Nutrition and Fitness Ben Brown | 7 years ago

Healthy Food Smackdown: Which of Your Favorite Foods Came Out On Top?

It’s a battle of epic proportions. In this corner, the mighty apple: plump, crisp and full of fiber to maintain digestive health. In the other corner, the incredible orange: sweet, juicy and loaded with immunity-boosting vitamin C. Both of them are good for you, but which is better?

Let’s take a look some healthy food comparisons to see why one choice might be healthier than the other:

Apple versus Orange

While oranges are slightly higher in calories than apples, you may be surprised to learn that oranges provide more vitamins, minerals and fiber. Maybe the old saying should be changed to, "An orange a day keeps the doctor away." Winner: Orange

Salmon versus Shrimp

Shrimp is a good source of protein, but it's also high in cholesterol. Salmon, especially wild salmon, is rich in vitamin D and omega-3 fatty acids, which protects your heart. Winner: Salmon

Kale versus Romaine

Kale is higher in fiber and calcium than romaine lettuce and is loaded with antioxidants. It’s also rich in vitamin K, which aids in blood clotting and cell growth. Winner: Kale

Walnuts versus Almonds

Nuts tend to be high in calories and fat, but the monosaturated fat in nuts is healthier than the saturated fat found in meat and dairy products. Walnuts in particular have high omega-3-fatty-acid levels, which is beneficial for heart health. A recent study also found that walnuts have some of the highest antioxidant content among all nuts. Winner: Walnuts

Blue versus Acai Berries

While blueberries are indeed a potent antioxidant, acai berries contain more antioxidants (33) than any other food on the planet. They’re also loaded with vitamins, minerals and even Omega-3 fatty acids to boost heart health, reduce inflammation and fight heart disease. Winner: Acai Berries

Black versus White Beans

All legumes are packed with fiber and make a great meat substitute, but studies indicate the darker the bean, the higher it may be in antioxidants. Black beans also have a small amount of omega-3 fatty acids, which boosts heart health. Winner: Black Beans

Granola versus Bran Cereal

Granola may be natural but it's often high in fat. Whole-grain bran cereal is packed with fiber. Serve with skim milk and fruit for a nutritious start to your day. Winner: Bran Cereal

Broccoli versus Cauliflower

Broccoli packs twice the amount of calcium and more fiber, iron, and vitamins A, C and K than cauliflower. Either way, everyone wins in this battle: both vegetables are low in calories and high in nutrients, so eat as much as you can! Winner: Broccoli

Brown Rice versus Quinoa

Brown rice has a low-fat content and contains more niacin (vitamin B3) to help lower cholesterol. However, quinoa (pronounced "keen-wah") has recently gained popularity and is truly a super-grain. It contains all eight of the essential amino acids we need for tissue development and has almost twice as much fiber as most other grains. It is also gluten free and a good source of calcium. Winner: Quinoa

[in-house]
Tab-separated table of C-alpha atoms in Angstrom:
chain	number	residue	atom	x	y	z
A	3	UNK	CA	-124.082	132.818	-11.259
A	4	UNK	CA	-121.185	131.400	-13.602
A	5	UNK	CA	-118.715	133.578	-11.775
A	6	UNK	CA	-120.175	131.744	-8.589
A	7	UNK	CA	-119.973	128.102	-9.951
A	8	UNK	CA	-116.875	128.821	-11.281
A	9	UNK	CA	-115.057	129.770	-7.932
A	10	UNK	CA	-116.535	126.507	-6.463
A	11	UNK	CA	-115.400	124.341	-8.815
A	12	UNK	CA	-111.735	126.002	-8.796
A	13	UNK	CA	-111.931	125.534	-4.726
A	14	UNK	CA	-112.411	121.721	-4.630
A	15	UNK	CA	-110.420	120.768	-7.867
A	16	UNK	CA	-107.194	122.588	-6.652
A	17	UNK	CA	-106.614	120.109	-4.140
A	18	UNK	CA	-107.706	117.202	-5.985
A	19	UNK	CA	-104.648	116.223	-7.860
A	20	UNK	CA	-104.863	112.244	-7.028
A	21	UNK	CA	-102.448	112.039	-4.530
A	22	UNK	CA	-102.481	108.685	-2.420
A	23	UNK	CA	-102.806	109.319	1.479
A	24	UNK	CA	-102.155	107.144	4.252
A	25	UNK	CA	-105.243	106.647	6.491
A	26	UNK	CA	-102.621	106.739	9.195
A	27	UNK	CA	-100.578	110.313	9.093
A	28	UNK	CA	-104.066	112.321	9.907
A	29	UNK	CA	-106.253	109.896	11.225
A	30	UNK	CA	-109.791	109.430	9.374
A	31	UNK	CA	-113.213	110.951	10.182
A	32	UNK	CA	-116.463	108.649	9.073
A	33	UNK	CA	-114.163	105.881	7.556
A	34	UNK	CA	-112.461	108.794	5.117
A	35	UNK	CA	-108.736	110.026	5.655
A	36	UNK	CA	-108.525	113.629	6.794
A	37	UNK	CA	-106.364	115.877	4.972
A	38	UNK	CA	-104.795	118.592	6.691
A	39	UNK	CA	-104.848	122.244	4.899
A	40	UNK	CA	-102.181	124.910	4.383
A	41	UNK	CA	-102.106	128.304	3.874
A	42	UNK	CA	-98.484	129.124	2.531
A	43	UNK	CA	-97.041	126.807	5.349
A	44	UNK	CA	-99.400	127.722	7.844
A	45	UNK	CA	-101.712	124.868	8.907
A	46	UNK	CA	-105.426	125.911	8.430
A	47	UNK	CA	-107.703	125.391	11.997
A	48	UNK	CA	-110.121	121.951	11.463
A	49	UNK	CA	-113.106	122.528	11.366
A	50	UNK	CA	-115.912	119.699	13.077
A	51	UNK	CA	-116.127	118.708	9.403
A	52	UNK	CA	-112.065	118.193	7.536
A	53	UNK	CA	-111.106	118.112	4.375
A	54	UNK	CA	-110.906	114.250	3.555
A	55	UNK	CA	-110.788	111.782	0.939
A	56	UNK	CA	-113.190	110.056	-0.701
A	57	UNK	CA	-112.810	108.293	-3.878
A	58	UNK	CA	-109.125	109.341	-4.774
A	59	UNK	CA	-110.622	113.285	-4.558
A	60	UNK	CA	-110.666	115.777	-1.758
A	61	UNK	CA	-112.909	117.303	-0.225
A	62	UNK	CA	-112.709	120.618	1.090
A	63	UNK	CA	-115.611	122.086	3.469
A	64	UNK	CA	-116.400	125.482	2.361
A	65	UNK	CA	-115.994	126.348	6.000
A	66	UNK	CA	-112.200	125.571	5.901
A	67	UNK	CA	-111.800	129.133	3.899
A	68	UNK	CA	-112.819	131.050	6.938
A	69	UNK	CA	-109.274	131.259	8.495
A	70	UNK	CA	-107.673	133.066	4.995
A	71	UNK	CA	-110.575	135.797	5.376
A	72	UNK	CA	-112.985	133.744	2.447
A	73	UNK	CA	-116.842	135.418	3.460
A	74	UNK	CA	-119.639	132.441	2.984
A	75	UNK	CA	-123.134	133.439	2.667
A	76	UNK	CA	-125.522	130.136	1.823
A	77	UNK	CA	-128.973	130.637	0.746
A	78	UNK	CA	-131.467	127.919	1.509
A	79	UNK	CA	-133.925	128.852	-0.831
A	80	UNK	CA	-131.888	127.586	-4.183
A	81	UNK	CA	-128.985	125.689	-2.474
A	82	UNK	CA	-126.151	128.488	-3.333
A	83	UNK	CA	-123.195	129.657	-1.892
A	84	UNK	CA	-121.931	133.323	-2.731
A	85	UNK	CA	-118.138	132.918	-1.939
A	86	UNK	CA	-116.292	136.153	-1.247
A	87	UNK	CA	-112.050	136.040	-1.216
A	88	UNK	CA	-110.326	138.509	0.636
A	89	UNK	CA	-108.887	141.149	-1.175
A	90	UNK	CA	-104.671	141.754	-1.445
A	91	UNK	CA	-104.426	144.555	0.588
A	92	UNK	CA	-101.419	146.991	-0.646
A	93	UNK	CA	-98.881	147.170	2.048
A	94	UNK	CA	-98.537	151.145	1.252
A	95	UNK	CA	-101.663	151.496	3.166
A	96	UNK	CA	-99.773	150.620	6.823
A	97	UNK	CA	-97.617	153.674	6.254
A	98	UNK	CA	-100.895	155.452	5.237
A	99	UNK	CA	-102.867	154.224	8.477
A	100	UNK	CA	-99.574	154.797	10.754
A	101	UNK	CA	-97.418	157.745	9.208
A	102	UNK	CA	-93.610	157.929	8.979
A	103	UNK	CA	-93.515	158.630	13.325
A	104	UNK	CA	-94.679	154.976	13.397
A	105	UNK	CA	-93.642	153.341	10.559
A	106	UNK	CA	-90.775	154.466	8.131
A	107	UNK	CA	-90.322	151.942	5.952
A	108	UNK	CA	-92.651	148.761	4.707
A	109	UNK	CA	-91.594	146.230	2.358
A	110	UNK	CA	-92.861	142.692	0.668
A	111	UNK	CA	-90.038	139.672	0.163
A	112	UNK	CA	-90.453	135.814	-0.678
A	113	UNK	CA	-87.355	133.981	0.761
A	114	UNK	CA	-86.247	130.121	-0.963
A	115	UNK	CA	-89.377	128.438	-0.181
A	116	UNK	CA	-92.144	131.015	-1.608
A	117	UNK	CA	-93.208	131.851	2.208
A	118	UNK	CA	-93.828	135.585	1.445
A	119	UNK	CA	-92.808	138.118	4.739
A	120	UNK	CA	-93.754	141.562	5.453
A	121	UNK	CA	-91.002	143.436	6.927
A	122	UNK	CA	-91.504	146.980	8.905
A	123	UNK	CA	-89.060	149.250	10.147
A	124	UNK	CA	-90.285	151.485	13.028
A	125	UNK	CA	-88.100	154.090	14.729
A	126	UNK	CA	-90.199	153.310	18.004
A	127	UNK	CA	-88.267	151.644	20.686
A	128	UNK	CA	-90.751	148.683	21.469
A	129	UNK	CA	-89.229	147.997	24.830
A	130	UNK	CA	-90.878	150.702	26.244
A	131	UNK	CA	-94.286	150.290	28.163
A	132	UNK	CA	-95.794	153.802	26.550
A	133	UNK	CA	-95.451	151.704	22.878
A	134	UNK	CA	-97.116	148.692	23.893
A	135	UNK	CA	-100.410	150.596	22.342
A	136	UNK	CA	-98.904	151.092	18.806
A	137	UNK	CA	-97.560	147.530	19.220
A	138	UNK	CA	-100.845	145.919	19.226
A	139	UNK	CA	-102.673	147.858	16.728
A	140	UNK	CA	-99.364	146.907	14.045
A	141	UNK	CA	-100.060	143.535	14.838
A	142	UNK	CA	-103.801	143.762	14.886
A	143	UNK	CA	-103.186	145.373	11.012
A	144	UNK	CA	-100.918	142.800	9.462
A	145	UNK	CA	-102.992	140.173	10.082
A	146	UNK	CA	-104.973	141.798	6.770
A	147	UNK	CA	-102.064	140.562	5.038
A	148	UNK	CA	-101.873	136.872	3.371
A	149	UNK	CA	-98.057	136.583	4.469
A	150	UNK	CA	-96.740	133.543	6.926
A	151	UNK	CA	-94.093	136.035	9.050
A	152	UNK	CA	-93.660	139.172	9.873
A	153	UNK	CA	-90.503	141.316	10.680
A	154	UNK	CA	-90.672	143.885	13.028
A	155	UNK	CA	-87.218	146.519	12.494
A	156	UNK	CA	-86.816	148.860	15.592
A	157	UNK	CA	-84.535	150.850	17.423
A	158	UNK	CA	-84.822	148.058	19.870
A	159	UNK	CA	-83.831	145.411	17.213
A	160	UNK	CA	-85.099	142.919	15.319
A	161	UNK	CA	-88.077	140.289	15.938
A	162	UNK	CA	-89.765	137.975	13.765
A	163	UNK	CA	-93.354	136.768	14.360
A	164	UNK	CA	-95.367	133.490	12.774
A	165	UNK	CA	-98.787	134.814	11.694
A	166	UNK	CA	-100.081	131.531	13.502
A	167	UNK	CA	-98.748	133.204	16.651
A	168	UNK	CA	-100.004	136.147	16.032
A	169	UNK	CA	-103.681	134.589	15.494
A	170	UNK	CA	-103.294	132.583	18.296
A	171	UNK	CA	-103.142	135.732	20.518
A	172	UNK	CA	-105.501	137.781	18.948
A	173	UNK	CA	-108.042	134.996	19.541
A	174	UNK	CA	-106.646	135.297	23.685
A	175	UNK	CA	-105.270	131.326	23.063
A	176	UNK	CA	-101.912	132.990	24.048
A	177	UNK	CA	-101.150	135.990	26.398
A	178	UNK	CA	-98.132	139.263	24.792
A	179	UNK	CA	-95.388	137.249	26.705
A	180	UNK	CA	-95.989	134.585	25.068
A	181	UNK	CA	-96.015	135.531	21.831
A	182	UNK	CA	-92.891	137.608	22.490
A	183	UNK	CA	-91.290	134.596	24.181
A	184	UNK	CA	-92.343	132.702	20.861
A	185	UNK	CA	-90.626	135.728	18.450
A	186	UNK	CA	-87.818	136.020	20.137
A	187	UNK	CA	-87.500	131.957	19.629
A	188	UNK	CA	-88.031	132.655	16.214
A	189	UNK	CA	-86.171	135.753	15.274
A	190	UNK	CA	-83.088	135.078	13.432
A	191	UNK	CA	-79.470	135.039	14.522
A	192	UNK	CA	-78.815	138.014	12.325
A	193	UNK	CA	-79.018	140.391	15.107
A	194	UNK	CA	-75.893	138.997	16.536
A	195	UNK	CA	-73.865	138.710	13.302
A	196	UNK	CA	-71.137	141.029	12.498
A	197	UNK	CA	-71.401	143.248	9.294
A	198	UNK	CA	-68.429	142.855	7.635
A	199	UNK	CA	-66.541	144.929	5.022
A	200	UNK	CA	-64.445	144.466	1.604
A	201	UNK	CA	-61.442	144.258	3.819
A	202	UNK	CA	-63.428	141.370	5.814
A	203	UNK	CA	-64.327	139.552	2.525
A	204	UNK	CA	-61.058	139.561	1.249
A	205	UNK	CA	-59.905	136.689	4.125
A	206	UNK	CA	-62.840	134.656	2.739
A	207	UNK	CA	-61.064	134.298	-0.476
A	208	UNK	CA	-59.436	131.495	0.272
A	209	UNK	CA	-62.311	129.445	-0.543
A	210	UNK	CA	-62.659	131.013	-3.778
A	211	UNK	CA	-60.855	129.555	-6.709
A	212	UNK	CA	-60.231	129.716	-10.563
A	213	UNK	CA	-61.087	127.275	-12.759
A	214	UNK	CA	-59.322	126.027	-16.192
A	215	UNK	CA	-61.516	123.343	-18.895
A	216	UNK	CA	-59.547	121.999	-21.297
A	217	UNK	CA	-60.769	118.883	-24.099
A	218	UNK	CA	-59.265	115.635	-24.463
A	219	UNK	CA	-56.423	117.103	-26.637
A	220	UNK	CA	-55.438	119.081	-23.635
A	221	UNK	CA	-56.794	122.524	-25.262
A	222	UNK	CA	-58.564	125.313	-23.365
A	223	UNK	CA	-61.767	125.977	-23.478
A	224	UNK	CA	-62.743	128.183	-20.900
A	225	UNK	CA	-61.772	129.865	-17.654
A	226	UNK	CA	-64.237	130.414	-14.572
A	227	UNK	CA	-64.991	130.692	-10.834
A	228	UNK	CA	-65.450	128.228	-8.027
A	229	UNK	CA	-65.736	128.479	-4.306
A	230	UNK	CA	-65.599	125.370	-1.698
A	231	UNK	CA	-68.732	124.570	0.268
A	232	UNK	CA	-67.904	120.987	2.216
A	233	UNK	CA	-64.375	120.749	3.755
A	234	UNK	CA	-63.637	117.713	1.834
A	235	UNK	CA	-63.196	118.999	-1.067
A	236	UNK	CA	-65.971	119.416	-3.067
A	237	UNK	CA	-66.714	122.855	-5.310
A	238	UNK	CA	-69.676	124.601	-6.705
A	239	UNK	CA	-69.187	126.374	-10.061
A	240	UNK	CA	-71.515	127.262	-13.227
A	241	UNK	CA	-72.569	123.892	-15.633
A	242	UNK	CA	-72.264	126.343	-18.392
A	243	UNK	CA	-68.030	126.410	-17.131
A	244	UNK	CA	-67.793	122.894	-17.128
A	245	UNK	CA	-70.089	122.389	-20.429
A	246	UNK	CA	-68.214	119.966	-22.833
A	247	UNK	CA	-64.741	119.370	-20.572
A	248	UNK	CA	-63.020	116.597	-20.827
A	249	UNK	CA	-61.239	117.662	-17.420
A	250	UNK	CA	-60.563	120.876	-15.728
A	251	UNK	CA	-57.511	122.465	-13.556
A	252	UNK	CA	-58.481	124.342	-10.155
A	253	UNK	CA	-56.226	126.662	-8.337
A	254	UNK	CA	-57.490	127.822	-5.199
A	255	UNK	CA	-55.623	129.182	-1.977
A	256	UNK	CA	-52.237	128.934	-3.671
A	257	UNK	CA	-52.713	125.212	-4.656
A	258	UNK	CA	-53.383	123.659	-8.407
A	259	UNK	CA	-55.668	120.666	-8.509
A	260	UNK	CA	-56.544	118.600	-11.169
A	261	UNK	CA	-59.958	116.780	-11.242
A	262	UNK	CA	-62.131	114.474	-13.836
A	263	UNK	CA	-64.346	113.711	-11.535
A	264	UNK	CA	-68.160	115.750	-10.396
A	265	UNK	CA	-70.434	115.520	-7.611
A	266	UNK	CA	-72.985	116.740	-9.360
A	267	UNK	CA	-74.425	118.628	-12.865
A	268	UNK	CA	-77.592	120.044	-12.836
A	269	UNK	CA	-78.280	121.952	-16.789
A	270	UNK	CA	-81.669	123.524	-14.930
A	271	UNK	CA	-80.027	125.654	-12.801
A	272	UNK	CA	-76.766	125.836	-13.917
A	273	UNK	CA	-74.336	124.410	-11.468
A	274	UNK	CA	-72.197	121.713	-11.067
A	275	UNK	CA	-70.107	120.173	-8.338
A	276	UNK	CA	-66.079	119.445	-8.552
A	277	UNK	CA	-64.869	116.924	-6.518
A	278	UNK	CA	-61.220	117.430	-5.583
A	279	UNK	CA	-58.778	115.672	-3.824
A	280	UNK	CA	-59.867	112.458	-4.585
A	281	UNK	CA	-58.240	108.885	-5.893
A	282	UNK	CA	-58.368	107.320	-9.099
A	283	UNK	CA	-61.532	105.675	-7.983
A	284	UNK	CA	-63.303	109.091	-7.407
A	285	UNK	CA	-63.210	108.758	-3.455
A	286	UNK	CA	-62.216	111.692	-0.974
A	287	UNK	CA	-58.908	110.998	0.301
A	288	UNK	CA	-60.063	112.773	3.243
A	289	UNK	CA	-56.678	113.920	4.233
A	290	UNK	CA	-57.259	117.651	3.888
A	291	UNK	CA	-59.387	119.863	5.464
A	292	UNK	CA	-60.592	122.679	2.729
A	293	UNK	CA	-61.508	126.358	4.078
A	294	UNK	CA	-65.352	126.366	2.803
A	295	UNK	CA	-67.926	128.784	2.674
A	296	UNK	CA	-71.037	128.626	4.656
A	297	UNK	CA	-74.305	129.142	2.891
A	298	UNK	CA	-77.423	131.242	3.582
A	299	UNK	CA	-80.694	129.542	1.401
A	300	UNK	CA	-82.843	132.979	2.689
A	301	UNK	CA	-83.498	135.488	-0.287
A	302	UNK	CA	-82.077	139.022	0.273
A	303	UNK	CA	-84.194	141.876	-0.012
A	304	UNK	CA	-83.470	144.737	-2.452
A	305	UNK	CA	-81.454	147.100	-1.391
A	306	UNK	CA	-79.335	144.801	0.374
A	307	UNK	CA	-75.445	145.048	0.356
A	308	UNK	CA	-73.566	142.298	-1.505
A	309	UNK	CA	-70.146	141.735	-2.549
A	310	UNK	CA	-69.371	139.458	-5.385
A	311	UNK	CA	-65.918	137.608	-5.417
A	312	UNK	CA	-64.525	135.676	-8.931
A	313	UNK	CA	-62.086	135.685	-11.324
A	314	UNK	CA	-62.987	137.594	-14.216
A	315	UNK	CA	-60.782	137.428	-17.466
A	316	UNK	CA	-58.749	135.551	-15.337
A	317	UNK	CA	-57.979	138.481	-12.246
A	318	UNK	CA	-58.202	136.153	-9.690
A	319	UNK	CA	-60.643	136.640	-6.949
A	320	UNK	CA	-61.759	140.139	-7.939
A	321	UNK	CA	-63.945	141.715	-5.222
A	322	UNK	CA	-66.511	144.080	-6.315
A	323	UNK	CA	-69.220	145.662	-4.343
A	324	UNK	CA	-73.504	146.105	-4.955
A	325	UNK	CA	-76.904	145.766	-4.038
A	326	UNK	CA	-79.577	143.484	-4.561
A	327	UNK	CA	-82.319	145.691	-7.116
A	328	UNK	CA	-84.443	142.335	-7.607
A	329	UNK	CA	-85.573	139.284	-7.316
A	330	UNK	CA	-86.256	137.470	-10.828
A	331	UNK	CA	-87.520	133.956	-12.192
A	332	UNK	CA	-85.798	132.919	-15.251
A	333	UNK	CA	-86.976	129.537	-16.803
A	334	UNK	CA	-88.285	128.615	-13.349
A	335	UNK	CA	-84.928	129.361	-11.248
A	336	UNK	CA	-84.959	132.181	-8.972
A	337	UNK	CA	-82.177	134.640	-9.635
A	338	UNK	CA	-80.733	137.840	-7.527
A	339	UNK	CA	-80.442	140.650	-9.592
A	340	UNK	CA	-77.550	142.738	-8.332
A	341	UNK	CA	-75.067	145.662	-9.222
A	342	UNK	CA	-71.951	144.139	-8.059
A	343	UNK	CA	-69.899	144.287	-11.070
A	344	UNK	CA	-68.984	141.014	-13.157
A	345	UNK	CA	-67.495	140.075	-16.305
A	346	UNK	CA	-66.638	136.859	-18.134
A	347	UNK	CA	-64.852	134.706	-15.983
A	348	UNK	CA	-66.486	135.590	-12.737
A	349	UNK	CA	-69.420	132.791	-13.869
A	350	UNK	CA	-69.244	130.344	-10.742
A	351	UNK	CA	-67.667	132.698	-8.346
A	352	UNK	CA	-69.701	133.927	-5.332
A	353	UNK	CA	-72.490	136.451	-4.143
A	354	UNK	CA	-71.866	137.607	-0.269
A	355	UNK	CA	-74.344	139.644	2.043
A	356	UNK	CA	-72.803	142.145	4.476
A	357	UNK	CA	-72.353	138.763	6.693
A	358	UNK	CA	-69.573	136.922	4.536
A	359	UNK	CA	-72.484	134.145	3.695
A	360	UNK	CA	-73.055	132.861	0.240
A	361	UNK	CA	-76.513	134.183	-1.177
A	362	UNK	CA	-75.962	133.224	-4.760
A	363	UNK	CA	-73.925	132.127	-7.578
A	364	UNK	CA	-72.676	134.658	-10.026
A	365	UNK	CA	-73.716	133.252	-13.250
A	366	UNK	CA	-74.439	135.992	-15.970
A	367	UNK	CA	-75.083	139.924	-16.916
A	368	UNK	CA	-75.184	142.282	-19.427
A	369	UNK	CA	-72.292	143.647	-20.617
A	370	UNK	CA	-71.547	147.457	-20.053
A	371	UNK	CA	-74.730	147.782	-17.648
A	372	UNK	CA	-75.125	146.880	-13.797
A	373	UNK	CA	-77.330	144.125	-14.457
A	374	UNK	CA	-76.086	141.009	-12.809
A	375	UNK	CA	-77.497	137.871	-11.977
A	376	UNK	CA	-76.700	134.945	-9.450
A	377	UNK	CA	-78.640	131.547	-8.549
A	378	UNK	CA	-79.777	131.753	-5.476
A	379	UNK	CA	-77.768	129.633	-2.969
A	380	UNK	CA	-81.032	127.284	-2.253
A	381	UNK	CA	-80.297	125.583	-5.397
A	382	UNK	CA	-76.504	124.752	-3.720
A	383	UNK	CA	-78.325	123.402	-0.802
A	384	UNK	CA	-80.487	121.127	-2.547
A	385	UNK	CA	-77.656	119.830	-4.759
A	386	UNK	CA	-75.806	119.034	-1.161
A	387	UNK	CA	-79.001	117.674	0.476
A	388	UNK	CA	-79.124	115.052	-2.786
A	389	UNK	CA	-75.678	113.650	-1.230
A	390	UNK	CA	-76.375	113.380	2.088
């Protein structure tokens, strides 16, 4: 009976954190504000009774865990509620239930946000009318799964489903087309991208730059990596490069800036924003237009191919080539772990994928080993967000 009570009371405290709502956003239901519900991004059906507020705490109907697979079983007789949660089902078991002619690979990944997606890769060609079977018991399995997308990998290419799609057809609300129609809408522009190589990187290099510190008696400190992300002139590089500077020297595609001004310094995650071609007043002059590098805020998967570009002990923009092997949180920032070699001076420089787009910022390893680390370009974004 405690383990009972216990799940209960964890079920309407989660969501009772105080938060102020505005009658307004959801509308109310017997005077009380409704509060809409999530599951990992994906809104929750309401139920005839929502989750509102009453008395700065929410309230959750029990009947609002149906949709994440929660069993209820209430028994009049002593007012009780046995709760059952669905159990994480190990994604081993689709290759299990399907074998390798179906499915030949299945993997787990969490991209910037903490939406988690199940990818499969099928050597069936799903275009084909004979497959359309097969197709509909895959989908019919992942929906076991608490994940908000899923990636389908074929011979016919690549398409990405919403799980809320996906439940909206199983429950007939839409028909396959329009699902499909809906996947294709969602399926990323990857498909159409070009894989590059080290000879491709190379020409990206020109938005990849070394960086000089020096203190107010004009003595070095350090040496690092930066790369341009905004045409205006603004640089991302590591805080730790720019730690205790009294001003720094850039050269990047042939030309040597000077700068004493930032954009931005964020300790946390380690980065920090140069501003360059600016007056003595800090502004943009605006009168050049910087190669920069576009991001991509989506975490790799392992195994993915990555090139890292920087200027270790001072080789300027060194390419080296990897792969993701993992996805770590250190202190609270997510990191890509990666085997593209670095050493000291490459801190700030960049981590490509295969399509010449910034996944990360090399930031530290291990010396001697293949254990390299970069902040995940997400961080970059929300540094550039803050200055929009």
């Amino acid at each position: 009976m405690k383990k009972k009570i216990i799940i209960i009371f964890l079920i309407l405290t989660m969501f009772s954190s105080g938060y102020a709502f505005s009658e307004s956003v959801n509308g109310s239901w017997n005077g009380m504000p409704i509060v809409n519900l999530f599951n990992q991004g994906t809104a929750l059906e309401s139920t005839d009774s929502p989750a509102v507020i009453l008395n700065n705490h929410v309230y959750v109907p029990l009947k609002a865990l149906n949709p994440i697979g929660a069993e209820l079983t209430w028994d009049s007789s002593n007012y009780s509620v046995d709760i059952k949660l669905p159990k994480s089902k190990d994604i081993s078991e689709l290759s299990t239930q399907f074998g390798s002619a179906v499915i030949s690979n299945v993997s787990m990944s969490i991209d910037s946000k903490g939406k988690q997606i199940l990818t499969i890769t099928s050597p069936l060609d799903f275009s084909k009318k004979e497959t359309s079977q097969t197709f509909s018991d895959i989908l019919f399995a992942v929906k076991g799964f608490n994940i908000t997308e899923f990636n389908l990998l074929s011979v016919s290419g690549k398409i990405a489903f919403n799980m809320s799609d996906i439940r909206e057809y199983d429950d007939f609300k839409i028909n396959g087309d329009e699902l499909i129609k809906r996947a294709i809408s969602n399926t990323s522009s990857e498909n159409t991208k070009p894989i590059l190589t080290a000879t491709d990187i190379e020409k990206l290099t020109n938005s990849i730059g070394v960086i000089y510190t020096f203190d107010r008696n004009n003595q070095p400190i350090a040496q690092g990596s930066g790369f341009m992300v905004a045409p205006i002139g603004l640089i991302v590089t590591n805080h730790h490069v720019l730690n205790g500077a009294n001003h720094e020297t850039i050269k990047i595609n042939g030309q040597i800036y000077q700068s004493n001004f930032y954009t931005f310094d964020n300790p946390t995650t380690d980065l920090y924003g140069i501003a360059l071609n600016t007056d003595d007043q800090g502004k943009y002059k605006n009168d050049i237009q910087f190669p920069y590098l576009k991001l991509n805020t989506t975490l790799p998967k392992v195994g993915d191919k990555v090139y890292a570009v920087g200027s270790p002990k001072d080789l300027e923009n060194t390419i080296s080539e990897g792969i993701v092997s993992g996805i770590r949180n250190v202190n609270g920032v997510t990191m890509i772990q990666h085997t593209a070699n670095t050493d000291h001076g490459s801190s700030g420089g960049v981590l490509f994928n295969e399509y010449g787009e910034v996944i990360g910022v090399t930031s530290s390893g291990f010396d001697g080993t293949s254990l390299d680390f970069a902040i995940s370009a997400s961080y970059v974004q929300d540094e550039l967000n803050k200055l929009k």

Sweet versus White Potato

All potatoes are a fabulous source of fiber but sweet potatoes provide 400 percent of your daily requirement of vitamin A, an essential nutrient for healthy vision, teeth, skeletal tissue and skin. They also have more fiber and fewer total carbs. But we're not talking yams here – those are different – and be sure to eat the skin; there's plenty of nutrients in there too! Winner: Sweet Potato

Zucchini versus Eggplant

Here’s another battle where you really can't lose. Both zucchini and eggplant pack a ton of vitamins and minerals and are low in calories. However, zucchini offers a quarter of your daily recommended vitamin C and nearly three times the vitamin A than eggplant. And really, either are great in any Italian cooking (but watch the fat and sauces). Winner: Zucchini by a nose

Chicken versus Beef

If you're worried about heart health, chicken is the better choice. Both chicken and beef provide nutrients that support cardiovascular health, but chicken provides fewer grams of saturated fat and cholesterol and similar levels of other nutrients compared to beef. Chicken is also lower in calories per serving than beef. Winner: Chicken

Milk versus Dark Chocolate

Everyone needs a treat now and then, so which is the "better" chocolate? Dark chocolate is packed with disease-fighting antioxidant plant chemicals called flavonols; milk chocolate contains only modest amounts. Those antioxidants can help reduce the risk of blood clots, lower blood pressure and fight inflammation that can cause a stroke or heart attack. Winner: Dark Chocolate

Avocado versus Banana

Most people would choose the banana for breakfast and add a few slices to cereal. However an avocado has more potassium than a banana, which plays a key role in muscle strength, nerve function and heart health. Also, one avocado packs 4 grams of protein, among the highest amount coming from a fruit. Try an avocado for breakfast in a smoothie or in an avocado and egg white whole-wheat muffin. Winner: Avocado

Fresh versus Frozen

The US Food and Drug Administration confirmed in a study that frozen produce provides the same essential nutrients and health benefits to the body as its fresh counterparts. If one did have an advantage, it would be frozen produce because of its year-round availability, lower cost and versatility. However, fruits and veggies are loaded with vitamins, minerals and antioxidants, so be sure to get your seven-to-nine servings daily. Canned produce is a great choice as well: just be mindful of how much salt or sugar was used during the canning process. Winner: Everyone wins with produce – fresh or frozen!   A healthy heart lets you stay focused on doing what you love.  Learn how Sanger Heart & Vascular Institute can help you keep your heart healthy.